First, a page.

Tribute to J.B. Marks(1)

Speech at funeral of J. B. Marks at Novodovichy cemetery in Moscow, August 11, 1972

We are gathered here to bid our last farewell to one of the greatest sons of our country, South Africa, outstanding fighter of the international working class, John 'Beaver` Marks.

Uncle J. B., as he was affectionately known to us all, was truly a hero of our struggle. His long history of courageous leadership of the cause of liberation, his dauntless championing of the aspirations of the working people, deservedly made his name a household word among the oppressed and exploited people throughout the length and breadth of the land, inspiring confidence among the masses and striking awe into the hearts of the enemy - the ruling class and the white racialists.

As Chairman of our South African Communist Party and a member of the National Executive Committee of the African National Congress, he played an indispensable role in helping to guide our whole liberation movement through one of its most difficult periods. His conviction that our cause would triumph never for one moment flagged.

After listening to the late S. P. Bunting addressing a meeting of workers at the mine where he was employed, J. B. Marks joined the Communist Party in 1928 and devoted himself thenceforward to the fight for national and social emancipation, undeterred by the fierce hostility of the white racialists towards the revolutionaries of our country. He narrowly escaped death in 1929 when a fascist opened fire on the platform he was speaking from. The incident served only to steel his determination. He was elected to the Central Committee of the Communist Party in 1932.

The name of J. B. Marks will ever be associated with the bitter struggles of the African gold miners of the Witwatersrand, surely among the most savagely exploited proletarians in the world. Recruited from all corners of Southern Africa, both inside and outside the borders of the Republic of South Africa, herded like prisoners into barrack-like compounds, and constantly policed and spied upon by the monopoly-capitalist owners and their State, the organisation of these workers was a most formidable task. This task was successfully accomplished by the African Mine Workers' Union under the presidency of our late Comrade J. B. Marks. In August 1946 under his inspiring leadership the miners came out in a historic strike directed at the heart of the cheap labour system until after a week they were forced back to work by police bullets and batons.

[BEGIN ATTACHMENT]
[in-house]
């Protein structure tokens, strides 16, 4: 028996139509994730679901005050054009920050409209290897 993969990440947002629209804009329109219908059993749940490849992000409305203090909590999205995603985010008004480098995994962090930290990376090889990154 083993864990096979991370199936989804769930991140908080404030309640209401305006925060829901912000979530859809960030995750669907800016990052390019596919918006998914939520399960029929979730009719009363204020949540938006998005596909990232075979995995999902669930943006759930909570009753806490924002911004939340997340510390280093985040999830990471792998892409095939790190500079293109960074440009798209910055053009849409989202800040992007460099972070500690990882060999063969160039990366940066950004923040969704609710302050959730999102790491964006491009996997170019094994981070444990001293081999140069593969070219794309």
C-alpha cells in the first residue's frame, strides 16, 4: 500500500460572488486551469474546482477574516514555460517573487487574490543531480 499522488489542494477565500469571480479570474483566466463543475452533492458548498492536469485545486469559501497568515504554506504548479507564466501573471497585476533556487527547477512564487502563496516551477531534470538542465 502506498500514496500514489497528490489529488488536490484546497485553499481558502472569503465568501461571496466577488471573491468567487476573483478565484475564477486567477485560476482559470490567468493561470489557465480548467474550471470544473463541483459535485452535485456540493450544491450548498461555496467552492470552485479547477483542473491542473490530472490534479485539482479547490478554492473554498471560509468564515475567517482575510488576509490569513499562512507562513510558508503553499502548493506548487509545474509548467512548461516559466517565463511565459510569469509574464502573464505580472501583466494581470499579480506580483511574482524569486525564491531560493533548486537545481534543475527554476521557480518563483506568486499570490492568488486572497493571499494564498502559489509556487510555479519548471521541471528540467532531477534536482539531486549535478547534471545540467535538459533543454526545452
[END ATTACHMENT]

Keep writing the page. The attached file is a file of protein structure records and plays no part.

There followed a wave of unprecedented repression and persecution of Communists and all revolutionaries which has continued to the present day - first under the Smuts Government and then its successor, headed by the openly Nazi Nationalist Party of Malan, Verwoerd and Vorster. The Communist Party was banned in 1950 and the African National Congress in 1960.

J. B. Marks, like his comrades, was subjected to numerous and repeated bans and restrictions on his activities and movements. He continued undeterred with underground activity, both in the ANC and in the South African Communist Party of which he was elected Chairman at its fifth illegal conference in 1962.

He was then instructed by the National Executive Committee of the African National Congress to join the headquarters of the External Mission in Tanzania in organising our resistance. He stood at the heart of this movement until he suffered a stroke - that is, cerebral damage - one year ago.

Comrade Marks was an outstanding internationalist. As the Chairman of our Party he ardently supported our unanimous policy; unity of the international Communist movement - the core of the worldwide struggle against imperialism and war, for national independence and peace.

As a Marxist-Leninist he firmly believed in the need at all times for the international working class to rally around the banner of the Union of Soviet Socialist Republics and the community of socialist States, the main force against imperialism and reaction.

The Soviet Union - 'Land of the proletariat` of 'the Mecca of revolutionaries` as J. B. was fond of calling this country - was very dear to his heart and it was but fitting that the last year of his life was spent here, and that this great land has become his resting place. The Central Committee of the South African Communist Party expresses its deep and sincere appreciation of the wonderful care and attention which was shown towards Comrade J.B. Marks by the Government of the Soviet Union and the leadership of the CPSU, the skill and kindness of the doctors and the nursing staff and the hospitality of the Soviet people.

Farewell Comrade Marks!

Your personal warmth, humanity and charm will ever remain fresh in our minds. We shall ever be inspired by your example as a man, a comrade and a great political figure.

Rest assured that we and the millions of our oppressed and exploited people shall not relent nor waver, but shall continue to work unceasingly, as you did, for the complete victory of the noble cause of destroying once and for all the hideous system of white supremacy and of creating a South Africa free from all forms of exploitation.

We pledge to carry on to the complete victory of our revolution - for the final triumph of the noble cause for which you lived, struggled and died, in your own words:

"The triumph of peace, national freedom, democracy and socialism, all over the world!"

Hamba kahle, J. B. Marks!

Maatla ke a Rona!

Amandla Ngawethu!

Mayibuye i` Afrika!

1 From: African Communist, No. 51, fourth Quarter, 1972


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